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Catholic University of Eastern Africa

Faculty of Commerce
Department of Accounting and Finance
Financial Reporting and Analysis
CBF 321
Assignment: Corporate Governance and Analysis and
Sustainability Reporting
Presented by:
1. Michael Musila 1008807
2. Anthony Makau 1008072
3. Catherine Mokeira 1008421
4. Terrence Chanzu 1008783
5. Kemboi Nicholas 1008836
6. Robert Koech
7. Sang’oro Thodosia 1008798
8. Fidel Odhiambo 1008116
9. Mary Njeri 1008430
Corporate governance
Definition

Traditionally defined as the ways in which a firm safeguards the interests of its financiers (investors,
lenders, and creditors). The modern definition calls it the framework of rules and practices by which a
board of directors ensures accountability, fairness, and transparency in the firm's relationship with its
all stakeholders. This framework consists of;

(1) explicit and implicit contracts between the firm and the stakeholders for distribution of
responsibilities, rights, and rewards,

(2) Procedures for reconciling the sometimes conflicting interests of stakeholders in accordance with
their duties, privileges, and roles, and

(3) Procedures for proper supervision, control, and information-flows to serve as a system of checks-
and-balances.

It is a system of structuring, operating and controlling a company with a view to


achieve long term strategic goals to satisfy shareholders, creditors, employees,
customers and suppliers, and complying with the legal and regulatory requirements,
apart from meeting environmental and local community needs. Corporate
governance is the set of processes, customs, policies, laws, and institutions
affecting the way a corporation (or company) is directed, administered or
controlled.

Corporate governance is a multi-faceted subject. An important theme of corporate


governance is to ensure the accountability of certain individuals in an organization
through mechanisms that try to reduce or eliminate the principal-agent problem. A
related but separate thread of discussions focuses on the impact of a corporate
governance system in economic efficiency, with a strong emphasis on shareholders'
welfare.

The positive effect of corporate governance on different stakeholders ultimately is a


strengthened economy, and hence good corporate governance is a tool for socio-
economic development.

Role of Institutional Investors

Many years ago, worldwide, buyers and sellers of corporation stocks were individual
investors, such as wealthy businessmen or families, who often had a vested,
personal and emotional interest in the corporations whose shares they owned. Over
time, markets have become largely institutionalized: buyers and sellers are largely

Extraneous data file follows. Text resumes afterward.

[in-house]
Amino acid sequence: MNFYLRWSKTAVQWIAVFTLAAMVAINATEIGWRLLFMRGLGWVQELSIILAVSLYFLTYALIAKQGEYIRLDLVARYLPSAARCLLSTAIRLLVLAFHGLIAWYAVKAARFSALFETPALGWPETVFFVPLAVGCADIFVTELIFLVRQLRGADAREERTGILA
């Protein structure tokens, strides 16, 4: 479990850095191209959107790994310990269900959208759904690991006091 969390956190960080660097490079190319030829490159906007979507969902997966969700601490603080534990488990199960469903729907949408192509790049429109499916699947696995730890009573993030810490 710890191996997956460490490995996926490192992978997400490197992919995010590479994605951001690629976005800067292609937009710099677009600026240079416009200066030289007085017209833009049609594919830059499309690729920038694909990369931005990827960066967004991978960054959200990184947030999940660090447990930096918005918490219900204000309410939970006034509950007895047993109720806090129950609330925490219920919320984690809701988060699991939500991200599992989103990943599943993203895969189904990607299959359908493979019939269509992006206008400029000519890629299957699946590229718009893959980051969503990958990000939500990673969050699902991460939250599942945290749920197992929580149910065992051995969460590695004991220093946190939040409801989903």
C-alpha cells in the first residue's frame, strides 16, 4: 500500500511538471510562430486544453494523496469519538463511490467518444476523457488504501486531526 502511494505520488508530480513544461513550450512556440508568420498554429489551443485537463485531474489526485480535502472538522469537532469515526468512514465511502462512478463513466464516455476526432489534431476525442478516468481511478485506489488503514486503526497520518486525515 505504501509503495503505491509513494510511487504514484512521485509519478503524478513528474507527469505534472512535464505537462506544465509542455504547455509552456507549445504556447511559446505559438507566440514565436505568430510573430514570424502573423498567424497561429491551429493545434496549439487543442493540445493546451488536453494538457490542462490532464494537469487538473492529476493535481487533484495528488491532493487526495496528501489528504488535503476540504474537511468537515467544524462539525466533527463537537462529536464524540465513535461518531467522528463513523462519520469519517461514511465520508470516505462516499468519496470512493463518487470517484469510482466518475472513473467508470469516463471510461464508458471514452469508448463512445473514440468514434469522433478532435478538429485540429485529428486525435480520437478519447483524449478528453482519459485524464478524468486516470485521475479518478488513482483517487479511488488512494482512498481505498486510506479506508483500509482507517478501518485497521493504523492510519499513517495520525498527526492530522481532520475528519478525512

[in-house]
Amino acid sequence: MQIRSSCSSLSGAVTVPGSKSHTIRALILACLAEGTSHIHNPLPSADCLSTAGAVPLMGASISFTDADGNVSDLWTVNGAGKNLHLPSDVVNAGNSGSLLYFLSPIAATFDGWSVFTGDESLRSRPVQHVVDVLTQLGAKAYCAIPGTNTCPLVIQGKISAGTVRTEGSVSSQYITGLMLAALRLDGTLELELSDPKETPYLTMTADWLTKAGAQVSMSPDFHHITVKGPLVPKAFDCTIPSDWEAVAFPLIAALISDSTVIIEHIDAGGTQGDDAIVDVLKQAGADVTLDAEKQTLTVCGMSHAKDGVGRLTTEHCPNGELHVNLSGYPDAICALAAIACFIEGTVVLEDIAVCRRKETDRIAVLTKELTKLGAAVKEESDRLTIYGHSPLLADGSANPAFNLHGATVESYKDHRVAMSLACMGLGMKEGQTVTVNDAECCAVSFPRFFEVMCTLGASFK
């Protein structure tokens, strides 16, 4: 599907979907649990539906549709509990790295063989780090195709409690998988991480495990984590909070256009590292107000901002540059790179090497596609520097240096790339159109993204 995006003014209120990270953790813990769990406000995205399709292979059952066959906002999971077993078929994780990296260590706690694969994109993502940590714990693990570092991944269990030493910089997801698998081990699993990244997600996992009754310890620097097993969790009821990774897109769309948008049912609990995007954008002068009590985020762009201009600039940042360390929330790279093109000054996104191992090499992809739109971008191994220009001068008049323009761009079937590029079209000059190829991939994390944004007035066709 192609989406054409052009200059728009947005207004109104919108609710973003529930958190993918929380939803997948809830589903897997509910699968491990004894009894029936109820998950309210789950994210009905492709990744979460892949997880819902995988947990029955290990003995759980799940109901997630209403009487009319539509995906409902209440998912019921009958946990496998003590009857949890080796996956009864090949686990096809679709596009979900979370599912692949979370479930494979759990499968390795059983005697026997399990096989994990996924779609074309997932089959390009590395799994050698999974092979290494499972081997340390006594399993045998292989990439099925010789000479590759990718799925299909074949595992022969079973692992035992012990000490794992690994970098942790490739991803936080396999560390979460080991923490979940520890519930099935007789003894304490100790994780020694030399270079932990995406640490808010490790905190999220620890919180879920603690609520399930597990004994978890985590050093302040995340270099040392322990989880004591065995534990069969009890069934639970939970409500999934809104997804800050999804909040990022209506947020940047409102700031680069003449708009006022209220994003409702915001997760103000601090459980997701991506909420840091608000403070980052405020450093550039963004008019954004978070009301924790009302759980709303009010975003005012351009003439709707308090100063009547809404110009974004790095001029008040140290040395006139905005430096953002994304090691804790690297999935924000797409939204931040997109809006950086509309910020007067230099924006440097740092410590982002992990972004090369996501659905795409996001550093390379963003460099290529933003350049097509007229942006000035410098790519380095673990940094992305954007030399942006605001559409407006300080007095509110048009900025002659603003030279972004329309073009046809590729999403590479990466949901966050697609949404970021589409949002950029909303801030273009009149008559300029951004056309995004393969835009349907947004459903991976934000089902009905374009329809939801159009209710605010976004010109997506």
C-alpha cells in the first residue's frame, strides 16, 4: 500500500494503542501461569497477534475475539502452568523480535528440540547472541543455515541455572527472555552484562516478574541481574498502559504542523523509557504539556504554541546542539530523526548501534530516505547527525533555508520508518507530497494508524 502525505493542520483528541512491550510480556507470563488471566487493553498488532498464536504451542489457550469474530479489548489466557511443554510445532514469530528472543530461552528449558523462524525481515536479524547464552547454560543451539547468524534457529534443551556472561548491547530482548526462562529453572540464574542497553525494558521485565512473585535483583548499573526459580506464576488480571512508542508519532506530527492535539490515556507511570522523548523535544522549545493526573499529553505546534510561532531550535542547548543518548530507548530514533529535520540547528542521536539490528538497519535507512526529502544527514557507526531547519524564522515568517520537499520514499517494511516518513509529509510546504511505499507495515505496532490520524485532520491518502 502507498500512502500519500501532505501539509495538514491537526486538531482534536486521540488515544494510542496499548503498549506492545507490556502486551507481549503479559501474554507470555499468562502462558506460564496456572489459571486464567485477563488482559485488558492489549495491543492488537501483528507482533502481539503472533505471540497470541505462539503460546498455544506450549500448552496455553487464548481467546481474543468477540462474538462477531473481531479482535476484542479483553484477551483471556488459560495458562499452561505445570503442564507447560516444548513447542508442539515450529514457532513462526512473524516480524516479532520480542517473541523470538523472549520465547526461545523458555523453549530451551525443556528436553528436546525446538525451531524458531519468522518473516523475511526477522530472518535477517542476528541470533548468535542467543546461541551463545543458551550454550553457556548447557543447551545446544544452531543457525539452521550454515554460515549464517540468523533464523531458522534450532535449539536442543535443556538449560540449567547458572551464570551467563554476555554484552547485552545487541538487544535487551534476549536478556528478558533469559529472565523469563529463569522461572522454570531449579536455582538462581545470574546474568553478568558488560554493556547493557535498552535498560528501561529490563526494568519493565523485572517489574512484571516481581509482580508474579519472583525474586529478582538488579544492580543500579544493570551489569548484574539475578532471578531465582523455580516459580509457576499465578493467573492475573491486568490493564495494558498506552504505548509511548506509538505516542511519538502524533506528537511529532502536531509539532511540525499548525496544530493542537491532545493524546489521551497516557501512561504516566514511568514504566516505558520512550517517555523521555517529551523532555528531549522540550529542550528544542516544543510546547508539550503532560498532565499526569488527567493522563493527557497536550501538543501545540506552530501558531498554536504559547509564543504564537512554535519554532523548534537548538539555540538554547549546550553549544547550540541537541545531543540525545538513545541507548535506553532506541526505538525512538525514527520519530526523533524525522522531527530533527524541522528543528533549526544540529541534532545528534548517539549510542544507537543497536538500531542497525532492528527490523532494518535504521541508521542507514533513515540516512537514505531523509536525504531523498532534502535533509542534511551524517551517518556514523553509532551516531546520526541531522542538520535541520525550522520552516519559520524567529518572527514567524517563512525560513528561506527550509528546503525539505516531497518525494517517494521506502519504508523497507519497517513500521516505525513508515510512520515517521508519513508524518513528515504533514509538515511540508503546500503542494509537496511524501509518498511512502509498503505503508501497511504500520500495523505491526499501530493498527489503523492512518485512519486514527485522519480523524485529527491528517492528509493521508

institutions (e.g., pension funds, mutual funds, hedge funds, exchange-traded funds,
other investor groups; insurance companies, banks, brokers, and other financial
institutions).
The rise of the institutional investor has brought with it some increase of
professional diligence which has tended to improve regulation of the stock market
(but not necessarily in the interest of the small investor or even of the naïve
institutions, of which there are many). Note that this process occurred
simultaneously with the direct growth of individuals investing indirectly in the
market (for example individuals have twice as much money in mutual funds as they
do in bank accounts). However this growth occurred primarily by way of individuals
turning over their funds to 'professionals' to manage, such as in mutual funds. In
this way, the majority of investment now is described as "institutional investment"
even though the vast majority of the funds are for the benefit of individual
investors.

Unfortunately, there has been a concurrent lapse in the oversight of large


corporations, which are now almost all owned by large institutions. The Board of
Directors of large corporations used to be chosen by the principal shareholders, who
usually had an emotional as well as monetary investment in the company, and the
Board diligently kept an eye on the company and its principal executives.

The interests of most investors are now increasingly rarely tied to the fortunes of
individual corporations.

Parties to corporate governance

Parties involved in corporate governance include the regulatory body (e.g. the Chief
Executive Officer, the board of directors, management, shareholders and Auditors).
Other stakeholders who take part include suppliers, employees, creditors,
customers and the community at large.

In corporations, the shareholder delegates decision rights to the manager to act in